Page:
The American Sega Genesis and the Japanese Mega Drive are the same machine on the inside, yet their cultural legacies are entirely different.
The Genesis had re-invented itself as the “cool kid” of console gaming in the United States, with an aggressive marketing campaign that thrust Sega into the American mainstream consciousness. School yards were often split down the middle between kids who thought Nintendo was the best system, and kids who swore their allegiance to Sega. It was a divisive time.
But the Mega Drive ran a distant third in Japan’s console race — yes, behind the PC Engine/Turbo Grafx 16! — and was sometimes seen as an offbeat, niche console. As a visual comparison, Sega’s nostalgic character project Sega Hard Girls imagines the Mega Drive as a shy, bespectacled bookworm and the Genesis as a hootin’, hollerin’ cowgirl who calls herself Jenny.
So it’s fitting that the mini-consoles even have different selections of games for different parts of the world. What’s surprising is how different those selections are: the Japanese version has 17 games that don’t appear on the Genesis Mini. International versions of the games are available on all systems, so even if you import, you’ll still be able to play most of the RPGs in English, but more on that in a little bit.
Trading away more recognizable, but readily available games like Altered Beast and Ecco the Dolphin, the Mega Drive Mini buyer gets an even more eclectic selection from a wider range of genres. The curators at developer M2 have prioritized rare gems from the depths of the Mega Drive library over obvious hits. Rare Japanese Mega Drive games frequently shoot to incredible prices, in the hundreds of dollars, in the used market. So many of these exclusives are a big deal for hardcore retro Sega fans who want to play as much as they can without breaking the bank.
Personally, I’ve beaten Altered Beast enough times. Bring on the rare stuff! But even before we get to the games, let’s dive into the differences in hardware between the Japanese and American releases.
Six-button versus three-button controller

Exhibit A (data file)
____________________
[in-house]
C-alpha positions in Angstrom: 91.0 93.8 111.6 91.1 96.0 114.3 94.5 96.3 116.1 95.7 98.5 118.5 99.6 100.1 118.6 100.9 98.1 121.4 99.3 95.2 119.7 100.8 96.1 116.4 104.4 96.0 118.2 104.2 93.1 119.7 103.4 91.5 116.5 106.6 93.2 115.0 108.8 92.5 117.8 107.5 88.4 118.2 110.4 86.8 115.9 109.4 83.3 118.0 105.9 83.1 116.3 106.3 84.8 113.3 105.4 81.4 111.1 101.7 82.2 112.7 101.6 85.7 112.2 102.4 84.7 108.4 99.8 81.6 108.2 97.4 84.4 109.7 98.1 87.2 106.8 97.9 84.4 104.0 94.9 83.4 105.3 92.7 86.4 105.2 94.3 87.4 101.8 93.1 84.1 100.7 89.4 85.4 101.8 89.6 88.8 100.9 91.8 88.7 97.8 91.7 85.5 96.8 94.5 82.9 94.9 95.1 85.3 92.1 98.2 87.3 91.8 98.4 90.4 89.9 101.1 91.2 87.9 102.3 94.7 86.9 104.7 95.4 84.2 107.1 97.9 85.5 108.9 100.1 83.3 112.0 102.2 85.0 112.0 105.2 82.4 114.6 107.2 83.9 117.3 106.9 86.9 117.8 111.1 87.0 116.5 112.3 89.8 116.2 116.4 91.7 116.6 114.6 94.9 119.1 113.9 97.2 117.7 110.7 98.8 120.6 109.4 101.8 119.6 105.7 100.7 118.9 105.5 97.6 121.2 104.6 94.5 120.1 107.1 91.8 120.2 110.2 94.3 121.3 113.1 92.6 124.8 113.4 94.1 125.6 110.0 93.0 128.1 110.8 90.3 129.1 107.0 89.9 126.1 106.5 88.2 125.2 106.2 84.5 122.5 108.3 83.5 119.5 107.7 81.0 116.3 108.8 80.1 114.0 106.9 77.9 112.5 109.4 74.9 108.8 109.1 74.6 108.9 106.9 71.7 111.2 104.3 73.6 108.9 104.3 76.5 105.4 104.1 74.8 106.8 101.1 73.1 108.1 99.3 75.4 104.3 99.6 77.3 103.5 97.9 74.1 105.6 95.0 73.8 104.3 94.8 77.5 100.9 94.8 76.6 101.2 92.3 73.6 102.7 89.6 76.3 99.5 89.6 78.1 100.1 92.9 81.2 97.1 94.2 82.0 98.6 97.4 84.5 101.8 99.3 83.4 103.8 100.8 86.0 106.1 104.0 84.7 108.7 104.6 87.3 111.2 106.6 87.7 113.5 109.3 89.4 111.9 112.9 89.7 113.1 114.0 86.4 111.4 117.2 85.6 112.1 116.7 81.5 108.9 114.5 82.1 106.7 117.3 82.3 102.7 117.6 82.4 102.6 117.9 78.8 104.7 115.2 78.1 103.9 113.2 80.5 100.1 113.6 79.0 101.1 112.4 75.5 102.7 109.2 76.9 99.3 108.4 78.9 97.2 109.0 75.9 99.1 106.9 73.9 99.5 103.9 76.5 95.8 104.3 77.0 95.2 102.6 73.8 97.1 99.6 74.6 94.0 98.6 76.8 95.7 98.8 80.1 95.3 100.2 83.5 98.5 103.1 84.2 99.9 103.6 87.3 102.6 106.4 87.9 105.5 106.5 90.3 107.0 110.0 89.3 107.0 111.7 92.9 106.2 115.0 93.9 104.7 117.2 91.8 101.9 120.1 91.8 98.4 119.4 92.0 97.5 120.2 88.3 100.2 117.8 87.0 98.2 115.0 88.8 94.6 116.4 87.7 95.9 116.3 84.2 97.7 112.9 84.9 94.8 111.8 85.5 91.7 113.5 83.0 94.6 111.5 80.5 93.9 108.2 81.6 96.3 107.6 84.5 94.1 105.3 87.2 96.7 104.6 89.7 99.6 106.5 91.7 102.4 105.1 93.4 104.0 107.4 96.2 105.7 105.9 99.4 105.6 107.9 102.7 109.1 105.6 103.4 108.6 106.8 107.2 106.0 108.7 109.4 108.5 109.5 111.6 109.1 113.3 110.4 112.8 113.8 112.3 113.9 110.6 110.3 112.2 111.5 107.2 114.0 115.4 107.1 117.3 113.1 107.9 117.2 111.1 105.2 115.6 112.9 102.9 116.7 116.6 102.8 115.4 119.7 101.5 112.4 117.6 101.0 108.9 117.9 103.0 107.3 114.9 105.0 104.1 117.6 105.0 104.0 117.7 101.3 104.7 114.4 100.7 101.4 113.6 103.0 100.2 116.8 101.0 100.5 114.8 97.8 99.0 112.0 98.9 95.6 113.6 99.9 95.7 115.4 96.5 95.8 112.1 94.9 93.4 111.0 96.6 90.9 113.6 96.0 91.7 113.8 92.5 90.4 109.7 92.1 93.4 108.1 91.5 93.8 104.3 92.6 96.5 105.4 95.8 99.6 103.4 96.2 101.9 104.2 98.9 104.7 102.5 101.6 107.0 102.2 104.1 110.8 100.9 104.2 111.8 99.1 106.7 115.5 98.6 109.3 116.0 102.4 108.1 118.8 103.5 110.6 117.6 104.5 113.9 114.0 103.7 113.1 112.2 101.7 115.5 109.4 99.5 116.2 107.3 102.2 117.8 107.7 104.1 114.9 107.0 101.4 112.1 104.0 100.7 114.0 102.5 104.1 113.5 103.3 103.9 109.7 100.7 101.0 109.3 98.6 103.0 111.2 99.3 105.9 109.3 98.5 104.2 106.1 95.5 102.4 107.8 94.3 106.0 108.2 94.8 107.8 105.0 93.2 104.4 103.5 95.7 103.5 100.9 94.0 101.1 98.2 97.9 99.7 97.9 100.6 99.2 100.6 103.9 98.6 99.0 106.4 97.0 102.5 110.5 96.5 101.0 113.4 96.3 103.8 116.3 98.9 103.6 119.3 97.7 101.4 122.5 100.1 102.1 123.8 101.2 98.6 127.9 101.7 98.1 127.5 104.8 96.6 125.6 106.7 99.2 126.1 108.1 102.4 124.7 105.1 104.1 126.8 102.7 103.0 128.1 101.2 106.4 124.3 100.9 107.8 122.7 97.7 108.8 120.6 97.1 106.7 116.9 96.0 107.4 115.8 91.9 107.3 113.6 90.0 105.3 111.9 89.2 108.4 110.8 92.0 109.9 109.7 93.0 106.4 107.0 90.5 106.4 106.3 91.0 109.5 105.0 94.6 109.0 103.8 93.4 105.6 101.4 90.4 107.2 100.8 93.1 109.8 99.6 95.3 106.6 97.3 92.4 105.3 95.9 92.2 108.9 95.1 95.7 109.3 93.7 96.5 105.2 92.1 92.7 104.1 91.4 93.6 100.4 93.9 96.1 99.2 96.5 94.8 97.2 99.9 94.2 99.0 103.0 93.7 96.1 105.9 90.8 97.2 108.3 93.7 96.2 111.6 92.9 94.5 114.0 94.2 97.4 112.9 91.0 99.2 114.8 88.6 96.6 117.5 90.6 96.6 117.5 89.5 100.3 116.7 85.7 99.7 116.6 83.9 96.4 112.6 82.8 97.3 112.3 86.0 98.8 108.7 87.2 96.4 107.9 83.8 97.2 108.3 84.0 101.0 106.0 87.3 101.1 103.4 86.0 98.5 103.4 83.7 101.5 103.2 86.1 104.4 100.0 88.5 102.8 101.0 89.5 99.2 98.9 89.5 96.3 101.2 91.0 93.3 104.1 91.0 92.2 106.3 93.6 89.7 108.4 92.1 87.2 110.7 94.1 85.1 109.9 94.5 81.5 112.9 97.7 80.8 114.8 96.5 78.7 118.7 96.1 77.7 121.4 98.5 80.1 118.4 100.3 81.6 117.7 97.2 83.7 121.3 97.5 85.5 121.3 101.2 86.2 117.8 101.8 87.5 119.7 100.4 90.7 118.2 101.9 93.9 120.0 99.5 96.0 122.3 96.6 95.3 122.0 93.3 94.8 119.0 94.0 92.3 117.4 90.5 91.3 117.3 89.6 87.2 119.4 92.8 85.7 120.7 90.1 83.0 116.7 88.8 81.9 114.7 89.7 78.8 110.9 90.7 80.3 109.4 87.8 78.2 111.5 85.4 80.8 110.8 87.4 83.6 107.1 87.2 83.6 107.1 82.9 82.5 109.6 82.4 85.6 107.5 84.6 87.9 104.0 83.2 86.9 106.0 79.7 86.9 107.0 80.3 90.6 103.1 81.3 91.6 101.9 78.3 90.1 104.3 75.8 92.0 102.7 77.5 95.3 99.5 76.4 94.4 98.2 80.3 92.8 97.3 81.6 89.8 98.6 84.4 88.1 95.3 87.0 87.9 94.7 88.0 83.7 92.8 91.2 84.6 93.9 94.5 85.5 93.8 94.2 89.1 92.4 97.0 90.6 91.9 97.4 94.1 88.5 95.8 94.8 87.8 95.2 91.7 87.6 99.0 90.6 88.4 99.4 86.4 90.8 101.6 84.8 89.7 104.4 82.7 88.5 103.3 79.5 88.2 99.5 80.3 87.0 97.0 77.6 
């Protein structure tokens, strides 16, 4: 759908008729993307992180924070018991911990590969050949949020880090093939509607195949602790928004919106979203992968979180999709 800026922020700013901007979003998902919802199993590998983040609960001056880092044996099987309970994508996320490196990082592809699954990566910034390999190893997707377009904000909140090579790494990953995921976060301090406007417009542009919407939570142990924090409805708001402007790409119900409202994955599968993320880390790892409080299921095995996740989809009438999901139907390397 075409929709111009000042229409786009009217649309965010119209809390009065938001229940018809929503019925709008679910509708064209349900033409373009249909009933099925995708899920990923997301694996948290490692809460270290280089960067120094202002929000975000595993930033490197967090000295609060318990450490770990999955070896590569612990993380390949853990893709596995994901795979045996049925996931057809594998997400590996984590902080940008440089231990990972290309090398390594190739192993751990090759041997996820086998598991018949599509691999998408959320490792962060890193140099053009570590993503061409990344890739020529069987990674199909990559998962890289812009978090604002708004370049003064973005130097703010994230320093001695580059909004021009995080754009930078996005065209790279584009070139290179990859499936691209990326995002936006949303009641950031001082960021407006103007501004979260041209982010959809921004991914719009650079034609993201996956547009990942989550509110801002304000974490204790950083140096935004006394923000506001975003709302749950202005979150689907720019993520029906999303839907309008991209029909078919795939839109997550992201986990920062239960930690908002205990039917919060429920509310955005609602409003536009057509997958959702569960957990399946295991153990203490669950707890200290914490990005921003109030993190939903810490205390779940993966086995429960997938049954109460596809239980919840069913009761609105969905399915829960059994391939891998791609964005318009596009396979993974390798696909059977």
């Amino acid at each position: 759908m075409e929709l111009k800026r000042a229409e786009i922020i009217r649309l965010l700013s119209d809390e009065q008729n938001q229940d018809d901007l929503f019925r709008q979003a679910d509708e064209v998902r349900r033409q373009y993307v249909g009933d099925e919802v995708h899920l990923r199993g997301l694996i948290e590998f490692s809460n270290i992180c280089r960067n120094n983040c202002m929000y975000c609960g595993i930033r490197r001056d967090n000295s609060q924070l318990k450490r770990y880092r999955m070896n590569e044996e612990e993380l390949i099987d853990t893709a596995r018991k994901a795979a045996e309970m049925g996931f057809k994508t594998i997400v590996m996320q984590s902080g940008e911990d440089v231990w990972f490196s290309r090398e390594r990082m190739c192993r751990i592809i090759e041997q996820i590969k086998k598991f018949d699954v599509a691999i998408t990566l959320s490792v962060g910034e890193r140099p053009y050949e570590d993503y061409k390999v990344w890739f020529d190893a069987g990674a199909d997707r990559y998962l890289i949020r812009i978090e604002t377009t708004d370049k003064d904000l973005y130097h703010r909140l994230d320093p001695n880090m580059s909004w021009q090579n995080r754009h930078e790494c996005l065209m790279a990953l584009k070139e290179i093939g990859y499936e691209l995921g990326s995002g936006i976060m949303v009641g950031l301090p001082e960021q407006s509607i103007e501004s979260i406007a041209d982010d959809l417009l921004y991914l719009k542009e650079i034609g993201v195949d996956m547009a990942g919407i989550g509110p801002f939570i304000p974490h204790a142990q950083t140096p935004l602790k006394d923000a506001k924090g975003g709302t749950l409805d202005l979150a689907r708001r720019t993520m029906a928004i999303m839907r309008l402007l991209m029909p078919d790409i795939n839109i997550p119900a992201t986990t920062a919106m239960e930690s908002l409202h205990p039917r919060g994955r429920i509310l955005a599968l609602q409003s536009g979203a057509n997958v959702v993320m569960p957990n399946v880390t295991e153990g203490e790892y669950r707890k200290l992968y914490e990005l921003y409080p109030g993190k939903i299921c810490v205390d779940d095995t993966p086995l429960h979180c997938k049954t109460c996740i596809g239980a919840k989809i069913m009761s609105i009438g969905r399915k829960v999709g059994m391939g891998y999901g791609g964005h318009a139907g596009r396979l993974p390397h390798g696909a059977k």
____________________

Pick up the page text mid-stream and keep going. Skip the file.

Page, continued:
I bought the Mega Drive Mini W (read ”Double”) package, which comes with two six-button controllers. This regional difference has torn fans between function and nostalgia since its announcement. The six-button controllers packaged with the Mega Drive Mini feel noticeably smoother and more responsive than those packed with the Genesis Mini, and the extra button for the menu is a lot better than holding Start for three seconds. And of course, playing fighting games without the extra buttons is a special kind of misery.
But the three-button controllers are what most Genesis owners actually used back in the day, and the nostalgic weight they carry is significant. As a fan, I was thrilled to open brand-new three-button Genesis controllers; as a player, I quickly switched to the six button controllers.
For pure function, however, the Japanese release clearly wins out.
Tower of Power
Sega Japan also went the extra mile on this release and created a (non-functioning) model of what they refer to as the “Mega Drive Tower,” which includes the stacked Mega CD and 32X expansions, the Sonic and Knuckles pass-through cartridge, and a copy of the original Sonic cartridge plugged into that.
It’s a completely pointless gag product that sold out the second it was announced, meant for the hardcore fans with a sense of humor. How dedicated is this release? “Comes with the sheet music for the Sega company song” levels of dedicated. But it does prove that Sega is willing to have a sense of humor about itself.
Note that, due to the slight size difference between the Genesis and Mega Drive cartridge slot, you can’t attach a Mega Drive Tower to a Genesis Mini. A Genesis Mini Tower does exist, but exclusively as a giveaway item for online influencers. At least so far.
But now that the hardware is out of the way, let’s take a look at some of the exclusive games on the Japanese hardware.
A sports game, like Fifa, but with drop kicks
Due almost certainly to the high cost of licensing real-life pro sports leagues, the Genesis Mini is lacking a genre that was instrumental in its success in the US: sports games. Electronic Arts’ sports games, most notably the Madden series, got the Genesis into millions of households that had no interest in the likes of Sonic the Hedgehog.
Surprisingly, the Mega Drive Mini has an obscure exclusive that’s pretty darn close to the EA Sports of the 90s: Namco’s Wrestleball (released in the US as Powerball, and omitted on the Mini).